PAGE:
I’ve been watching this really cool documentary called “Victorian Farm” recently. It’s about 3 people (two archeologists and one historian) who live on a Victorian era farm for one year as Victorian farmers. They can only wear the same clothes, eat the same food, and use the same tools and products, that Victorians used.
It’s really interesting watching them figure out how to plant a wheat crop using only Victorian machinery; raise chickens, pigs, sheep, and cows as the Victorians did; and my personal favorite, cook Victorian style food and make things like cheese, cider, and lip balm (all with the use of a coal burning stove).
It got me thinking about all the things I’ve learned to do while living in Japan.
There are things I do all the time now without thinking, that when I first moved into a Japanese apartment, I had no idea about. For example, I had no idea that Japanese bathtubs could re-heat the water in the tub, or that bathwater is usually used to wash laundry (the reason washing machines are always located really close to the bathtub). If that grosses you out, let me just add that in Japan, people always shower and completely clean themselves before they get in the bath. The bathtub isn’t where people wash themselves, it’s just for relaxing and getting warmed up after showering. Therefore, the water doesn’t really get that dirty, and it’s never soapy.
I had no clue that bathwater could be re-heated, re-used, and finally used to do the laundry. When my husband and I first moved into our apartment together, the very first night after taking a bath and getting dressed, I started to drain the water, and my husband came running in yelling, “Noooooooo!” and put the plug back in. Needless to say, I was very confused. Nowadays, I’m a Japanese bathtub pro!
Our bathtub with its cover on. This keeps the water hot and prevents water and soap from getting in the bath water while you’re showering next to it. Japanese bathtubs are often smaller than their American counterparts, but much deeper. The water is usually up to one’s neck. It’s wonderful. ♥
Another thing I had no clue about was sunning the futons. I knew Japanese people always hang out their laundry to dry (the reason apartments always have balconies and places to place poles for hanging laundry), and hanging laundry isn’t that hard to figure out, but I didn’t know that people like to hang their futons (Japanese people usually sleep on thick futons on the floor, although beds are also popular with some nowadays) over the balcony rail when it’s sunny and dry to sun them.
The sunlight kills any bacteria or mold that may want to grow on the futons do to lingering moisture. People also use a beating stick (think of the thing your grandma or great-grandma used to beat rugs, and that’s it) to beat both sides of the futons while their sunning. This gets rid of dust and any other lingering particles you don’t want on your futon, and makes them generally fluffy and nice.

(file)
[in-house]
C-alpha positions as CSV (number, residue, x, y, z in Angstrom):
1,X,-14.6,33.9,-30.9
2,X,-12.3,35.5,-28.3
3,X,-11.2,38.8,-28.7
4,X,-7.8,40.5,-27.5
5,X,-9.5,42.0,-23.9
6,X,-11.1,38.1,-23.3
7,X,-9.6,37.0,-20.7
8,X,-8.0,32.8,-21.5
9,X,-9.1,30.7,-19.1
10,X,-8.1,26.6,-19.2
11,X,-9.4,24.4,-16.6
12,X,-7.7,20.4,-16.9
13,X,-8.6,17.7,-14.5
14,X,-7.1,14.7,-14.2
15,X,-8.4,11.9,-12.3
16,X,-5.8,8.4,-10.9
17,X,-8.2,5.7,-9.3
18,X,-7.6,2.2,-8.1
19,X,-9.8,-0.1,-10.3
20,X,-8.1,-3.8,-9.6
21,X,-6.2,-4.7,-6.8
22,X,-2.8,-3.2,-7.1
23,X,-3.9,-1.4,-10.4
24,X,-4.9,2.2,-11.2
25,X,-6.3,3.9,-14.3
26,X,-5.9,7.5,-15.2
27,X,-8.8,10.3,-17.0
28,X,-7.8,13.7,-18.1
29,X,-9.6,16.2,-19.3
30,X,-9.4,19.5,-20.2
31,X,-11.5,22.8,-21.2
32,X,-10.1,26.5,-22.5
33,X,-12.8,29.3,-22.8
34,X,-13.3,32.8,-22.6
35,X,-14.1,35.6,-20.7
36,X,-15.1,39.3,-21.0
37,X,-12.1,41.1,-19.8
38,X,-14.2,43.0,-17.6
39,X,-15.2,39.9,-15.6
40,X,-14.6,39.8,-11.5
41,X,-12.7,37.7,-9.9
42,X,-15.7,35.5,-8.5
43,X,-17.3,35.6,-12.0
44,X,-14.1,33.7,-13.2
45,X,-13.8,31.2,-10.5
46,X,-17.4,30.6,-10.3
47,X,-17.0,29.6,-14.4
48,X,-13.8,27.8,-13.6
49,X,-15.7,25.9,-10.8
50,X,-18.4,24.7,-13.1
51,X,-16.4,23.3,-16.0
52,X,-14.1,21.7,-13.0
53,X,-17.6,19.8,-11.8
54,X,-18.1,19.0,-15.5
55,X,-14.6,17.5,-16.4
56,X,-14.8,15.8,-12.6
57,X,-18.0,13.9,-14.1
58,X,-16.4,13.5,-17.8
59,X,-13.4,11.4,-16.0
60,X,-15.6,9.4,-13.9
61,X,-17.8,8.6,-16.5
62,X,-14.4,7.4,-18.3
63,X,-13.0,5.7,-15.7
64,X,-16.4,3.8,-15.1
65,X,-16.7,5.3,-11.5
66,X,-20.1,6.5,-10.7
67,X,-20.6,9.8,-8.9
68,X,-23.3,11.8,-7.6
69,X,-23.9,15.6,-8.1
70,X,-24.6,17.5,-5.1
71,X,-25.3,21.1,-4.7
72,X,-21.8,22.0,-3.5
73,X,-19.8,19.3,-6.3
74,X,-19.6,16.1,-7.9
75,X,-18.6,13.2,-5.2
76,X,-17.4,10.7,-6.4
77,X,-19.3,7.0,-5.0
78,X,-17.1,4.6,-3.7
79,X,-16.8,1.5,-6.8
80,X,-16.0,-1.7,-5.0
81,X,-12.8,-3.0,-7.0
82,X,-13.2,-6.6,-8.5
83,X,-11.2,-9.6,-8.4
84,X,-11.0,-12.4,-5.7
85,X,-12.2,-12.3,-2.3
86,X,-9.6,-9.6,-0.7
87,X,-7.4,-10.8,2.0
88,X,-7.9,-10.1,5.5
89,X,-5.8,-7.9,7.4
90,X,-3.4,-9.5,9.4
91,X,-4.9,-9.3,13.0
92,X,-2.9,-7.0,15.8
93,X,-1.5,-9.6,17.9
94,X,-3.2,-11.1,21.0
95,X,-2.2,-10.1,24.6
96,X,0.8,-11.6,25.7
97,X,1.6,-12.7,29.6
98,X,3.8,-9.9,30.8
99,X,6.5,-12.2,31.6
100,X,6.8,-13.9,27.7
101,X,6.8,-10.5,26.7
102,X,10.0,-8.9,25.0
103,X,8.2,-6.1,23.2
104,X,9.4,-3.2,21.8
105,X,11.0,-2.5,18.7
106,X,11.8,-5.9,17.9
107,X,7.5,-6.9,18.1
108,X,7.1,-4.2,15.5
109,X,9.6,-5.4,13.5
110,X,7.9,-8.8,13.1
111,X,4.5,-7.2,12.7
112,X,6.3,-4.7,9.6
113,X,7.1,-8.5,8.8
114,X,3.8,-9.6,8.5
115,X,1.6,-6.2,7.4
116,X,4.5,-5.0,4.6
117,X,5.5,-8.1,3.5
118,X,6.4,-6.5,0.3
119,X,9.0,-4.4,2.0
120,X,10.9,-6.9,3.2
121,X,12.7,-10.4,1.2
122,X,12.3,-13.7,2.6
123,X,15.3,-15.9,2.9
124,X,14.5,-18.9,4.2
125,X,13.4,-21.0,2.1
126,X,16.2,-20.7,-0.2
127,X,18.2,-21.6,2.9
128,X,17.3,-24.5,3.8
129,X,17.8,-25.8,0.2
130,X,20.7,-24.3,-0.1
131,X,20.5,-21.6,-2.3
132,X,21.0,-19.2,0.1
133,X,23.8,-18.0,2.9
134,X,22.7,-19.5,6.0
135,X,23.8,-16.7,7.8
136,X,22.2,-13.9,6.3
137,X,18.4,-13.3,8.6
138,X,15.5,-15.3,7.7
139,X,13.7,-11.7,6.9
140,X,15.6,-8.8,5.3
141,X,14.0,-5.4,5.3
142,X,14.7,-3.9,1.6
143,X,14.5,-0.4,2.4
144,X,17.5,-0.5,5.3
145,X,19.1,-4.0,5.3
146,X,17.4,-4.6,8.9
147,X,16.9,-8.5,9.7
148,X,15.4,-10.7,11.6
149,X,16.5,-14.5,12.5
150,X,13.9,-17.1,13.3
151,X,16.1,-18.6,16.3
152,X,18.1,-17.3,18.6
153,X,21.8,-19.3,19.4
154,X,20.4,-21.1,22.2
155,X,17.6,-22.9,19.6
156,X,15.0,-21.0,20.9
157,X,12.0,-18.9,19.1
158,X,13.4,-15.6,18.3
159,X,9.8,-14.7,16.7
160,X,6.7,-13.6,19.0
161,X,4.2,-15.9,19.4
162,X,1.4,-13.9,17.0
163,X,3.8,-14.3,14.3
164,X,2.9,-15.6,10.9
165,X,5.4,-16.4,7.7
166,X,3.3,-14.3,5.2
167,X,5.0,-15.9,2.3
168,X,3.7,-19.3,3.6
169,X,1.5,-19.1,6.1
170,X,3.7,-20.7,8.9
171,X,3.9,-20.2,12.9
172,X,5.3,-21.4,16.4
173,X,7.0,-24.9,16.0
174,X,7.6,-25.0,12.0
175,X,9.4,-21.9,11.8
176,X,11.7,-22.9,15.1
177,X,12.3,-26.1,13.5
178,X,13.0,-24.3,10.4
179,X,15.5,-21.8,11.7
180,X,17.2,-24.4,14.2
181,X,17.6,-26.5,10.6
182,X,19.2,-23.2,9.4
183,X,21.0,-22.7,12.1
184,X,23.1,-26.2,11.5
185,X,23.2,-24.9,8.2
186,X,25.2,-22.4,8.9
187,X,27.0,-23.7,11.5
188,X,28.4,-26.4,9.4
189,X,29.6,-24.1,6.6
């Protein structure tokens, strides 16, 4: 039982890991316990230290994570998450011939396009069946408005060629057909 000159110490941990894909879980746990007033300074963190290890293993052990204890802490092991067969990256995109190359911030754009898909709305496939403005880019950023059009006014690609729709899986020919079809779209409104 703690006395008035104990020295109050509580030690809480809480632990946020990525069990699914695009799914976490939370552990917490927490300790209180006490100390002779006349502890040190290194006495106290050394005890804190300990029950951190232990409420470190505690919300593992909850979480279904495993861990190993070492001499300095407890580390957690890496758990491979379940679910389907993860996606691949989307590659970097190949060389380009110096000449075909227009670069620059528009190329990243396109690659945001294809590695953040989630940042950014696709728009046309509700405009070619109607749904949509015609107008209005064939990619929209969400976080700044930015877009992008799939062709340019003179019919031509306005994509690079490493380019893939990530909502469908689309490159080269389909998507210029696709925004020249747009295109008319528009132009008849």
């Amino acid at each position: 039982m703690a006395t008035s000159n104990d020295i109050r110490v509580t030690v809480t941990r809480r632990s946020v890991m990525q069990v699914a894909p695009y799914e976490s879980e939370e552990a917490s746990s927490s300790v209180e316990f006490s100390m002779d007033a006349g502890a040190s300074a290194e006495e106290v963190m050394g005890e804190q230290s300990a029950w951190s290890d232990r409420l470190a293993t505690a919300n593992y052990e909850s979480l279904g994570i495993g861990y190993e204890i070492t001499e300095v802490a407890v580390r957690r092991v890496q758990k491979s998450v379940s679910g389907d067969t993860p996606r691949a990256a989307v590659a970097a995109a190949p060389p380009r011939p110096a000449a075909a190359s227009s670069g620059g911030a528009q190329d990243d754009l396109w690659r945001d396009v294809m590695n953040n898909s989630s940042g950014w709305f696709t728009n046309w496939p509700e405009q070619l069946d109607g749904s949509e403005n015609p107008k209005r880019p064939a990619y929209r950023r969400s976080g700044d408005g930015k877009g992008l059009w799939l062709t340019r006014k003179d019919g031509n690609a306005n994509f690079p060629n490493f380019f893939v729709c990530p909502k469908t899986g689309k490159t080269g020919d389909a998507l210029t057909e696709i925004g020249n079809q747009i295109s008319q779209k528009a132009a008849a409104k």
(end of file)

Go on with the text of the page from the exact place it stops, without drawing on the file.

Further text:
A lot of futons and futon blankets hanging out and catching some sun. Photo credit.
People also usually put their futons into a futon closet (all bedrooms have very deep closets for storing their futons, blankets, and pillows) after they get up in the morning, and get them out again at night. This helps provide space during the day (rooms are quite small compared to the U.S.), and also leaving the futons out all the time isn’t good for the flooring underneath or the futons (it’s a very humid country, and this is just asking for mold problems).
There are so many other little things I’ve learned while living here, it’s hard to remember them all.
Major house cleaning isn’t done in the spring (ala spring cleaning) but done right before the new year (Jan. 1st).
Trash must always be separated into burnable, non-burnable, paper (including milk cartons), plastic bottles, metal cans, glass bottles, aerosol cans, oversize trash, etc. (because there are so many trash categories, every day is trash day). This used to confuse the heck out of me. I thought milk cartons were burnable, but no, they’re paper. I thought light bulbs were glass, but no, they have to be taken to stores that have receptacles for throwing away light bulbs as well as batteries. I thought electronic appliances were non-burnable, but no, they have to be taken to electronic stores, where you have to pay them to dispose of your electronics.
Due to the lack of central heating and air, windows should be opened every day to circulate the air. It used to make me extremely disgruntled when my husband would open the windows in the depths of winter first thing in the morning…. Actually, this one still makes me a little disgruntled (he could at least wait until after coffee when I’m more awake and a little warmer, right? Right?!).
I could go on and on, but I think you get the point. It’s been an amazing four years, and needless to say, I’ve certainly learned a lot! It’ll be interesting to start living in an American home again, and probably there will be a bit of reverse culture shock that goes along with it. I, however, cannot wait to use an American dryer for the laundry!